Although there’s a lot of emphasis placed on emergent reading, experts show that pre-k math skills are just as important for your child’s learning development.
Understanding what skills your child will be exposed to as math beginners will give you an idea of what concepts you can emphasize in fun, easy ways at home!
Fortunately, kids are exposed to many math concepts from a very young age — putting puzzles together, sorting objects by color, and even playing with building blocks. These activities all help build a good foundation for math.
In this article, we’ll take you through the most important pre-k math concepts so you can encourage and motivate your budding mathematician!
What Are The Components Of Pre-K Math?
There are five basic components of pre-k math. They act like umbrella terms, each with many different elements hidden inside their broad concepts.
Your child will become acquainted with all of these essential concepts when they begin learning pre-k math.
1) Numbers And Counting
Children typically start with the bedrock of math — numbers! They’ll learn number names and how to write numbers, typically beginning with 1-10.
Counting is not easy business! While your child learns how to count — first with physical objects, then conceptually — they are bound to make mistakes here and there. This is perfectly all right. Counting will take time to master.
Most of kids’ initial exposure will be through representational counting. This could mean counting the number of strawberries in their lunch box, how many orange crayons are in a pack, and so on. These counting activities will set the stage for a strong foundation in counting.
By understanding that numbers represent objects, your child will begin to understand one-to-one correspondence (each object counted gets its own number and only that number) as well as the counting principle that when counting the number of objects, the last number counted equals the amount present.
Over time, a child’s reliance on physical objects for counting will decrease. They’ll depend more on conceptual counting as their skills develop.
This conceptual counting is called “number sense.” They’ll understand that quantities, whether tangible or theoretical, are countable. They’ll also learn that numbers can be compared: two or more numbers can have a more-than, less-than, or same-as number relationship.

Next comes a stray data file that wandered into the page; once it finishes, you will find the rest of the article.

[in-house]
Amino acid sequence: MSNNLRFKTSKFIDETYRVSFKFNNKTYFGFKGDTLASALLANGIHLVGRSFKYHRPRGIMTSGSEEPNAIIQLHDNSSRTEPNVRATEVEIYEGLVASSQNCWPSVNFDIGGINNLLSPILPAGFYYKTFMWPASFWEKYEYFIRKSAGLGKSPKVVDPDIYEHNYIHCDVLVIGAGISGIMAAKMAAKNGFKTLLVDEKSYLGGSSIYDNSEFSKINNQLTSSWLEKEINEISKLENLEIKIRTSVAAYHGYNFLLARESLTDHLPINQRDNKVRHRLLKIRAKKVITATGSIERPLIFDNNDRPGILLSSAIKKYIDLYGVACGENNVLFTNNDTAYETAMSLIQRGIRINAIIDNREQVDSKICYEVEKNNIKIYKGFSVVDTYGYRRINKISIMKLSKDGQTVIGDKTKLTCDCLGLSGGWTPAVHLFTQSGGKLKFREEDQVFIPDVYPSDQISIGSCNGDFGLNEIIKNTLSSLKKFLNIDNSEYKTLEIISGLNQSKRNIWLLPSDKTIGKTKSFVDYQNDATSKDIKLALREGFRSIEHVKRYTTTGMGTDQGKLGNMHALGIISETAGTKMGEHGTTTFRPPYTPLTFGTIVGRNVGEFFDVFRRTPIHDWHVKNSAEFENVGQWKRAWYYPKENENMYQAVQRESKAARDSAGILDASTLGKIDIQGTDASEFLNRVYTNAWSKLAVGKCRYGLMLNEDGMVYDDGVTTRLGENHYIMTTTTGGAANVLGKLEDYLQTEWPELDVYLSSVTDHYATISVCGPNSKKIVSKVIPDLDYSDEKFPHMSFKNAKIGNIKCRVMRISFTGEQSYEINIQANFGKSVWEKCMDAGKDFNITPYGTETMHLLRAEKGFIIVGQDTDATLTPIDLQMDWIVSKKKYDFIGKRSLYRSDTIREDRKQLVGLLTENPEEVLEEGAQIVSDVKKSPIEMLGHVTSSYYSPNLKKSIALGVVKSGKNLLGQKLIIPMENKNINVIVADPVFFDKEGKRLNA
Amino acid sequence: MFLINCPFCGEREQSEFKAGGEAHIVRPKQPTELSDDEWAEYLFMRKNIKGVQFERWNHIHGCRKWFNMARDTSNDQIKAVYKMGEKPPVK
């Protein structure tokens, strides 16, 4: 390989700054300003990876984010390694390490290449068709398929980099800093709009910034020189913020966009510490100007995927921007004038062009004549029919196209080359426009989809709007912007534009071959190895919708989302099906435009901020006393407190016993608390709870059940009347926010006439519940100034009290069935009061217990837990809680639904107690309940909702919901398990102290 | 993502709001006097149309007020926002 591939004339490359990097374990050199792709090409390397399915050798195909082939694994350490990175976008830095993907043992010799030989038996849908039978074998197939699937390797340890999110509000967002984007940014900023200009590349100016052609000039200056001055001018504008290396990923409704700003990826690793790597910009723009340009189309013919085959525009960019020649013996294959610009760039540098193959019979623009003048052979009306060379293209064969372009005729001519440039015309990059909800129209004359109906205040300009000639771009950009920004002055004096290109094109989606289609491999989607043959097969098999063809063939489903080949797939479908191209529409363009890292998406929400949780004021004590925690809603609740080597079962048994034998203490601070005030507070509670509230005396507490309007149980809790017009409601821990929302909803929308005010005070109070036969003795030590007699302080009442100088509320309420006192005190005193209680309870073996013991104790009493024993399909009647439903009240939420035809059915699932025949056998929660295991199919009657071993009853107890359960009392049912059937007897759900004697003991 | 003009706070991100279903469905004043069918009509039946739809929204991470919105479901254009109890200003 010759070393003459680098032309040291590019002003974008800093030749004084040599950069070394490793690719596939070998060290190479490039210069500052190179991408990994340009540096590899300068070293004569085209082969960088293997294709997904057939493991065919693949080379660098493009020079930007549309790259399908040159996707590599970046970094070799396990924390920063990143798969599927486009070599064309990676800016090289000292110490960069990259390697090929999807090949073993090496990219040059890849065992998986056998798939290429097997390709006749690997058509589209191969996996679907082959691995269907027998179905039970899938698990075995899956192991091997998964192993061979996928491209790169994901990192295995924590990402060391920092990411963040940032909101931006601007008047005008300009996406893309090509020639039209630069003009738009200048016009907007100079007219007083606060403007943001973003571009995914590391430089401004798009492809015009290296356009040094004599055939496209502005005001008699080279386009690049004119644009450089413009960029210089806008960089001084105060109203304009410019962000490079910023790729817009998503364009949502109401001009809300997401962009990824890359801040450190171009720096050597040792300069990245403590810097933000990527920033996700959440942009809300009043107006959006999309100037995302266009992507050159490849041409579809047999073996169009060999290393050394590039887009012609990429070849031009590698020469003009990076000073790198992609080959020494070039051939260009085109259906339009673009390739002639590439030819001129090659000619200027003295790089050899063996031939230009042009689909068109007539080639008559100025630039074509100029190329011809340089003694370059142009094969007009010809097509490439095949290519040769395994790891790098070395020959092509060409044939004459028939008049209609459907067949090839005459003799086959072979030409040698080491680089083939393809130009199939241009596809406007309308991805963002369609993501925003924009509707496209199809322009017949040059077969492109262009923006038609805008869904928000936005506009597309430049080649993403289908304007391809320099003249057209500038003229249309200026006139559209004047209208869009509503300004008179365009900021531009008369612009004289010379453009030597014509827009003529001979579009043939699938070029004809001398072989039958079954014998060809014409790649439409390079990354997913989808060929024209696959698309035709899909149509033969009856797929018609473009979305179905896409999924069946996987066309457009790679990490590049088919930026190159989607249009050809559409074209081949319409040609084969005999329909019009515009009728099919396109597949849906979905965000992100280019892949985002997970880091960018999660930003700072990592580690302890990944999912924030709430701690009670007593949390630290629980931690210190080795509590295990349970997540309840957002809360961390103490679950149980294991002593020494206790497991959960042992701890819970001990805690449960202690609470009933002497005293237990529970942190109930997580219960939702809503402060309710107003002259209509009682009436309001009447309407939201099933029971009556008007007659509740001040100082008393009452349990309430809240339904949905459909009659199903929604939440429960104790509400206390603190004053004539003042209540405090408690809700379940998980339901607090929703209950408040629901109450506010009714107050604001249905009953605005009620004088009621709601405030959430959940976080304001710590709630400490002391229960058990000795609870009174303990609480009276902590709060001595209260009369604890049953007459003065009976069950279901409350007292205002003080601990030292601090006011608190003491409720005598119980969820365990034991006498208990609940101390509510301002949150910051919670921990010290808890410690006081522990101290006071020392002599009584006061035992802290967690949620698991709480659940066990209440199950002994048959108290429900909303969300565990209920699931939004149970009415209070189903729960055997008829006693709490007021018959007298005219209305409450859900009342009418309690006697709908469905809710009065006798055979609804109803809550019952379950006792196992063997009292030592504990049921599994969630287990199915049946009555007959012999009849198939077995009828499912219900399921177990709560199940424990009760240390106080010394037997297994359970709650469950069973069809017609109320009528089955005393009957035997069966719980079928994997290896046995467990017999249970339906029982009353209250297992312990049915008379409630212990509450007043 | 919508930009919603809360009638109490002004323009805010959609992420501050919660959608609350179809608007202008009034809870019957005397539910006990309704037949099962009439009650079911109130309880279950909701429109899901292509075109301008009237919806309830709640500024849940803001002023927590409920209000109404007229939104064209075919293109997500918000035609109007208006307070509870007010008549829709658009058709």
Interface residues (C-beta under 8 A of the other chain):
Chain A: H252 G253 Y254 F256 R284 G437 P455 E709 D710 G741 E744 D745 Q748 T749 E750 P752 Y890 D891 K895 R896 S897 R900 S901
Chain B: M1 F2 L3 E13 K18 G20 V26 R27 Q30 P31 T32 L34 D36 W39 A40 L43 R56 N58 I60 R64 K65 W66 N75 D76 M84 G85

There are many fun ways to get your child comfortable with numbers and counting at home without making it feel burdensome.
Here are a few simple yet effective strategies you can try:
- Encourage your child to touch and count objects they see in everyday life — for example, a bunch of bananas or a stack of books.
- After they count a set of objects, help them write down the corresponding number on a piece of paper.
- Have your child compare different items using the appropriate language. For example, “Let’s count the number of blueberries and strawberries on the plate. Are there more strawberries than blueberries?”
These simple activities allow children to make sense of numbers. And the more they practice counting principles outside of the classroom, the more they’ll realize how relevant they are to everyday life.
2) Addition And Subtraction
Once your child has a firm grasp on counting and is developing number sense, they’ll explore the relationships between numbers more often. Describing how numbers are the same or different will lead into learning how to combine two numbers to make a new number!
Similar to the last concept, children will typically learn how to add and subtract by relying on counting activities with tangible objects. For example, you could set up two separate groups of apples and ask how many you will have if you join them together.
The first group may have three apples, while the second group has two apples. At first, many children will count one group and then start over to count the second group. It is a good idea to count both groups individually and then bring them together and count the total amount.